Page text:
How to Pick the Perfect Colour for Your Home

Choosing a color combination for your home interior can be a challenge, but colour also can be a powerful tool for transforming a plain space into a sensational atmosphere. Mosaik Homes offers you these pallette-perfecting tips to pick the perfect colour for our home.

Pick the perfect colour for your home

Start With the Formal Areas of the House

Pick the perfect colour for your home

Formal areas are the perfect place to start, specifically, the living room, dining room and entry way. Choose a colour scheme for those areas first, then pull one colour from the scheme to incorporate into your next space, for the perfect balance of cohesiveness, yet interest. If you’re having difficulty choosing your secondary colour in a space, choose a one hue from the largest pattern in the Space. If you’ve got patterned upholstery, a colorful rug or large piece of artwork, pluck colors you like from the pattern. For a neutral wall paint color, look to the pattern’s whites and beiges.For example, take the red sofa and tone it down (to burgundy) for an accent in more private spaces such as the den, office or bedroom.

Pay attention to the impact of lighting

Pick the perfect colour for your home

Colour is a reflection of light, so the kind and amount of light in a room will have a significant impact on your colour scheme. Experiment with how natural light or light from lamps or recessed fixtures affects color in fabrics, paint, furniture, and other surfaces. Daylight is considered the perfect light source because it has nearly uniform intensity, whereas natural light changes from sunrise to sunset. When considering a colour scheme for a particular room, spend some time in the space throughout the day, taking note of how the shifting light affects it. Incandescent lamps emit a redder and warmer light than sunlight. Fluorescent lamps, on the other hand, generally create a bluer, cooler light. When selecting colours for a room that is used primarily before sunrise or after sunset, choose the colours only under the lighting used in the room. Keep in mind that any colour with white in it will reflect the colors that surround it. A white wall, for example, will take on the reflections from carpeting, ceiling color, and even furnishings.

Mixing and Matching Colours

Pick the perfect colour for your home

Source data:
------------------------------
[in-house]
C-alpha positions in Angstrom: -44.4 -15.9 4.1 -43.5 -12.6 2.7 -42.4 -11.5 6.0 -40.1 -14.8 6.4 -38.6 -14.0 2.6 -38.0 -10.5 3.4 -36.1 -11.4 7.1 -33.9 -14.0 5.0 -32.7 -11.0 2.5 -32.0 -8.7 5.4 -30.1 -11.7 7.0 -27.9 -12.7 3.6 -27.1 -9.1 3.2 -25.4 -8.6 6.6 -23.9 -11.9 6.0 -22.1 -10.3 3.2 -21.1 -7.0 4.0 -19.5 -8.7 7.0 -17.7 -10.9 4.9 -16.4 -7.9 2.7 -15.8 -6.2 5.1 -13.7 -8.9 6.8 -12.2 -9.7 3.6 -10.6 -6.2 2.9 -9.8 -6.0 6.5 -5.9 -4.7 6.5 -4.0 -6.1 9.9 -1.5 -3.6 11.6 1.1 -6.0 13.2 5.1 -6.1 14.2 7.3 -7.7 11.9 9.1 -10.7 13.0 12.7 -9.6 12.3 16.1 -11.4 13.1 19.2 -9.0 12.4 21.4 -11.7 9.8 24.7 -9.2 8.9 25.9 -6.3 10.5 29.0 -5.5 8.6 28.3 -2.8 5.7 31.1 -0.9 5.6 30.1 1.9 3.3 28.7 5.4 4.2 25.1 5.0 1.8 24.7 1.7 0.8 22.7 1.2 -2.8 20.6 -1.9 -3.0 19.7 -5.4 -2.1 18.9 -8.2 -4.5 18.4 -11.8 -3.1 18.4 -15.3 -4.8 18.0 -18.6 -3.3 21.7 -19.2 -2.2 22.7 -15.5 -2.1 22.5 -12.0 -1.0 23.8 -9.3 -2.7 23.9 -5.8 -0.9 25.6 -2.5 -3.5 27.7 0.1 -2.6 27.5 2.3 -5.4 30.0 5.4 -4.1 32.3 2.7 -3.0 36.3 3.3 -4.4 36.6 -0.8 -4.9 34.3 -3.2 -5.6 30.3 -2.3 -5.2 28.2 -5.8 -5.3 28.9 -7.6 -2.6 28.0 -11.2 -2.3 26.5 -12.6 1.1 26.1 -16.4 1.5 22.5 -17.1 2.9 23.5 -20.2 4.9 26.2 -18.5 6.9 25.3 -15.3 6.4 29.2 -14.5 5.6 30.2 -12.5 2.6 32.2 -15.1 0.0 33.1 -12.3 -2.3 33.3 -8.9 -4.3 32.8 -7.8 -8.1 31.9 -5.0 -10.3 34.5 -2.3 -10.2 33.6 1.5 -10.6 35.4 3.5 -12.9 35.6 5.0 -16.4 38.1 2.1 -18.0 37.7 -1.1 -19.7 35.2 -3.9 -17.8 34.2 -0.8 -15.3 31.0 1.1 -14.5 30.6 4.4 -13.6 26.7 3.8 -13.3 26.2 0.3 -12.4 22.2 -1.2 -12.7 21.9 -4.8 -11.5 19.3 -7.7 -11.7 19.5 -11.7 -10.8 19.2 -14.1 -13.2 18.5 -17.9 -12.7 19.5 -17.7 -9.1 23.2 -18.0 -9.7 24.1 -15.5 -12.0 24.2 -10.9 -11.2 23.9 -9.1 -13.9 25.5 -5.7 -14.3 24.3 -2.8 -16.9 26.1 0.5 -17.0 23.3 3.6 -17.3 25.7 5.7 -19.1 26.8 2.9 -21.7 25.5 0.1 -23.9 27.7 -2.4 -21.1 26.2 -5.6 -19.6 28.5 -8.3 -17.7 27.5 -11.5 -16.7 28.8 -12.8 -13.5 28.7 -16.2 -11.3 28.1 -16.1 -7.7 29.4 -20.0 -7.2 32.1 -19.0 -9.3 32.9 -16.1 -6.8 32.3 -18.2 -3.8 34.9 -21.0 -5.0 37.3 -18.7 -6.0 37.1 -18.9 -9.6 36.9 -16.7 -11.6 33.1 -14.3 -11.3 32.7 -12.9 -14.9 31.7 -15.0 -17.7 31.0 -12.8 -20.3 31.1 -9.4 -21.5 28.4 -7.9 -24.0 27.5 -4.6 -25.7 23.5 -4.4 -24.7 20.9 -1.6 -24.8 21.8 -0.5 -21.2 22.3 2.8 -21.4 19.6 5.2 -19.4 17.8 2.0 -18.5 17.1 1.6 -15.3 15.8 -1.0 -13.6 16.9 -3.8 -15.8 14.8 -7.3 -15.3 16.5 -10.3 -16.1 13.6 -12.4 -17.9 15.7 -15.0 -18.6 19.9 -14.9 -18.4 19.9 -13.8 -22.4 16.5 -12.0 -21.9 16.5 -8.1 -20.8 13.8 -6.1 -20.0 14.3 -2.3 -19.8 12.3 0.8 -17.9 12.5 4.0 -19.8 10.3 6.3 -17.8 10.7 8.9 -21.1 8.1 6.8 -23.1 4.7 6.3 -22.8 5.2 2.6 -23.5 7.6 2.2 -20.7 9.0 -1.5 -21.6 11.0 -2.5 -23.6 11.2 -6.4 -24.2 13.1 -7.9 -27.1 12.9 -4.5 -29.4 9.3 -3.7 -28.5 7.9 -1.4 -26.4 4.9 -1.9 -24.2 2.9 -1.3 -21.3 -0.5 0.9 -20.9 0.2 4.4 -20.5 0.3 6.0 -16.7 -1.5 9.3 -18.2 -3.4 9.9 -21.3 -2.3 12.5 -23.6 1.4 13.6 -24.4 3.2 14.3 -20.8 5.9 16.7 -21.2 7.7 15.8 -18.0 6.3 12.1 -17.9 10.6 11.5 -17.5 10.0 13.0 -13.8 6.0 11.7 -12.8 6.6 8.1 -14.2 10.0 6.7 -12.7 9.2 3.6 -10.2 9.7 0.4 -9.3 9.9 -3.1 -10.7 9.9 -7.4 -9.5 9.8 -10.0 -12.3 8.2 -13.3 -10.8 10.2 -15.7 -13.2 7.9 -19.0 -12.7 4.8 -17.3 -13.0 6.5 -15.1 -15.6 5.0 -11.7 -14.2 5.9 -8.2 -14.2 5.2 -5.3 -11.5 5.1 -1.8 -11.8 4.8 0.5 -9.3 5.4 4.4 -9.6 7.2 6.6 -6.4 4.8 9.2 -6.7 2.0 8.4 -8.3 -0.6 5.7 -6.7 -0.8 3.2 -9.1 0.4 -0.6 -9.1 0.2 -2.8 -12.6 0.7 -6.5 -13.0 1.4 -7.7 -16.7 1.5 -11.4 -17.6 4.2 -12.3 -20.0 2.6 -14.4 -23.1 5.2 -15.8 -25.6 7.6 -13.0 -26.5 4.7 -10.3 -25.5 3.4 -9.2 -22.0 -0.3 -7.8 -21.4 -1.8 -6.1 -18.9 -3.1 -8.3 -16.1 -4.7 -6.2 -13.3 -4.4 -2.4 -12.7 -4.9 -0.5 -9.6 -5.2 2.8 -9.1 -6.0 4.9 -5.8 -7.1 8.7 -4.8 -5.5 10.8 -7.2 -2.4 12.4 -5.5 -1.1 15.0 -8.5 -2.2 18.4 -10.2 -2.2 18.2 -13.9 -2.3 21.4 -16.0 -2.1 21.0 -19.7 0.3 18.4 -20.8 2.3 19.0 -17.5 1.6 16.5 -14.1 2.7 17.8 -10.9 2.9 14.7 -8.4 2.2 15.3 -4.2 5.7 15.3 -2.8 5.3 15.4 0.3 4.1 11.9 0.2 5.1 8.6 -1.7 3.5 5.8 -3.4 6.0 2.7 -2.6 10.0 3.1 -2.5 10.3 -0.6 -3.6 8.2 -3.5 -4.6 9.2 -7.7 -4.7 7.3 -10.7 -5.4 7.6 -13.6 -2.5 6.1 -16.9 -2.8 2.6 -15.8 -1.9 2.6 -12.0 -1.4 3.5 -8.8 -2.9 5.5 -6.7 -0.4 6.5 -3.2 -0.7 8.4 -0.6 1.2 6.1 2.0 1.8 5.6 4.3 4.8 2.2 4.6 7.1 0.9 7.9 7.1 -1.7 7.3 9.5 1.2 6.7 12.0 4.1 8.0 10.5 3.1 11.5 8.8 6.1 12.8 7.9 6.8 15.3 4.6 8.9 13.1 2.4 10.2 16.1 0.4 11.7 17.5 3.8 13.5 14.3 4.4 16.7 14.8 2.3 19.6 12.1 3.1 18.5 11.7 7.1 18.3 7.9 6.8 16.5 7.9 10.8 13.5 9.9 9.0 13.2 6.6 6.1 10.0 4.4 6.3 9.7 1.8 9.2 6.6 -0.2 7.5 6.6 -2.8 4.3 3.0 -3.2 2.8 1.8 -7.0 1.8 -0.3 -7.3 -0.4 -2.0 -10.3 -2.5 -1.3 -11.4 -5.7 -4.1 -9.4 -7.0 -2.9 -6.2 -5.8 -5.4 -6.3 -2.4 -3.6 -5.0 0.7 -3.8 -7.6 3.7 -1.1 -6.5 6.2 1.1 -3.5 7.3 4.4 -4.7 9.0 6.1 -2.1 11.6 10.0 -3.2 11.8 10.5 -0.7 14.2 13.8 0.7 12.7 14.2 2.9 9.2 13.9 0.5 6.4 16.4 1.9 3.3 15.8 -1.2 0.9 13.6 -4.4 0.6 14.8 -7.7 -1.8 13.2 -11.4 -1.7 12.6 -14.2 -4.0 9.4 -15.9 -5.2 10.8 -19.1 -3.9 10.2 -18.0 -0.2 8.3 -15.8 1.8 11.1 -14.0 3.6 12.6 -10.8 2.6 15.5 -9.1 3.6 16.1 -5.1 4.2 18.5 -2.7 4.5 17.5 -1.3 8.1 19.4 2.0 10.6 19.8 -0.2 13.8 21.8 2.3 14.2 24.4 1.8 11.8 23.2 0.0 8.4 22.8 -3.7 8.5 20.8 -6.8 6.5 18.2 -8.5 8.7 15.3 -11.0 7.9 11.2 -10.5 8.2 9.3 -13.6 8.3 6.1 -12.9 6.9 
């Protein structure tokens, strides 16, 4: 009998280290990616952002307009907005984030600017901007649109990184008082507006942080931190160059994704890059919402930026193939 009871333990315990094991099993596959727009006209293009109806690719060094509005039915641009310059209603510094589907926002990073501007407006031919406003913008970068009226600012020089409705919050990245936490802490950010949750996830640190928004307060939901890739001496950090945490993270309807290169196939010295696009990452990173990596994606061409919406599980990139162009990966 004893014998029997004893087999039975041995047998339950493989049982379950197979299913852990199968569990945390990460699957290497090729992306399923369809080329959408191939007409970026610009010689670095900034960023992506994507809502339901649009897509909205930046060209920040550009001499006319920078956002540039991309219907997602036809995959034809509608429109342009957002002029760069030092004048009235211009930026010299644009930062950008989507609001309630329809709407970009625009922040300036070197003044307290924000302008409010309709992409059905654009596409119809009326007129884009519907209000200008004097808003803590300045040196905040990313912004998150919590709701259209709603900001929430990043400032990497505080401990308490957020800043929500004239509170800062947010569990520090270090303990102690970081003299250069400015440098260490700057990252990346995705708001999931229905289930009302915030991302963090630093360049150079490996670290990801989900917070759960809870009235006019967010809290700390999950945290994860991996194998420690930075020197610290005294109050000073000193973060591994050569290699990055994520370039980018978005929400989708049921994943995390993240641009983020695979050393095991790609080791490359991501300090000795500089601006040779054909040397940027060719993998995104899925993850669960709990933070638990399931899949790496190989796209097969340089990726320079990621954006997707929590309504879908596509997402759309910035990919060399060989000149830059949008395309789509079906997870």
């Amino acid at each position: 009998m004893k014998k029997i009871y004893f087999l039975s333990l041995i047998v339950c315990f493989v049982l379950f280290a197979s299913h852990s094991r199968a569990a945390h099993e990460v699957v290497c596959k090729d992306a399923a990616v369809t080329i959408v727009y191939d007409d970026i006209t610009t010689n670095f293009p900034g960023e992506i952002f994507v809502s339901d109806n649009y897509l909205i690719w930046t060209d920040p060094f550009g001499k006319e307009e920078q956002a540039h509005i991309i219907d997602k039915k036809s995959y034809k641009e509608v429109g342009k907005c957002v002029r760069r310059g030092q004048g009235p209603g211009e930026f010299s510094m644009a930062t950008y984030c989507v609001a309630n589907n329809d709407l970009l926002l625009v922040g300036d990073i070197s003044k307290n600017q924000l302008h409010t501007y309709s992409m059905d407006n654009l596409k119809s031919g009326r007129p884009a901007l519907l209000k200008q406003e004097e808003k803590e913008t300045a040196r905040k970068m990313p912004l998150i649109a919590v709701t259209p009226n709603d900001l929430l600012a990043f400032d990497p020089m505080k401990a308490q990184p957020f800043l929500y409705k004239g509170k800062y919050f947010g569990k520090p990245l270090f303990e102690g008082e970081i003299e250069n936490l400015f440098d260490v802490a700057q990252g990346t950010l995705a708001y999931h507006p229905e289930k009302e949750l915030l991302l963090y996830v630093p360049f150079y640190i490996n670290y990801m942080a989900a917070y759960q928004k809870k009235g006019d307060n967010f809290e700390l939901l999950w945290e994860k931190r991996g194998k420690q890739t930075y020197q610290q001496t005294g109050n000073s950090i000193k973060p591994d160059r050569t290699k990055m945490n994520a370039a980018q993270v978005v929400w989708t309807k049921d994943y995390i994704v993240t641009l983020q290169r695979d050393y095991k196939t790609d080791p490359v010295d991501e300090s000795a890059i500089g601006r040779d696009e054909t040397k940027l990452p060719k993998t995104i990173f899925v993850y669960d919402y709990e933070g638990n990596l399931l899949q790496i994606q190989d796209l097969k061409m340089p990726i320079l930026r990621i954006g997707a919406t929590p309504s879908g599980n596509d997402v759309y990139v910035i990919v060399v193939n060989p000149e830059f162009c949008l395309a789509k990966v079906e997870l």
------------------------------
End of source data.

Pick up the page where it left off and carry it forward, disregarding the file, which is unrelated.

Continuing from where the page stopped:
Use the rule of 60-30-10 to keep your colours in proper proportion. When decorating a space, divide the colours into components of 60 percent of a dominant color (walls), 30 percent of a secondary colour (upholstery) and 10 percent of an accent colur (accessories). It works every time! This ratio ensures that the colours are properly balanced and there’s just enough pop for interest. When mixing hues, remember that colours next to each other on the color wheel, such as blue and green — are more casual and relaxing, and work best in informal or private spaces. This is a good strategy for a bedroom, where you want to rest and recover. Limiting your palette to just three colours is a can’t-miss strategy in any space!

Go With Neutrals

Pick the perfect colour for your home

If you’re not fond of colour or feel overwhelmed with the task of choosing a palette, you can put today’s trendiest neutral, gray, to work in any style interior. Gray’s chameleon-like quality allows the colour to appear either warm or cool and pair beautifully with both pastels or kicky colors like hot pink, green or citrusy shades.  Contrast warm and cool tones. Beiges remain an eternal classic that can be mixed with cream, white or greys. Neutrals need never be boring! A chic bedroom can be yours pairing cool gray with warm honey-colored shades. While the overall effect is restful, contrasting these two opposites creates just enough tension to wake up the otherwise sleepy space.

At Mosaik Homes we know that the key to successfully designing and crafting today’s new home begins by listening to our client’s wants and desires. We hope these design tips help you beautifully colour your space, for the luxurious home if your dreams.

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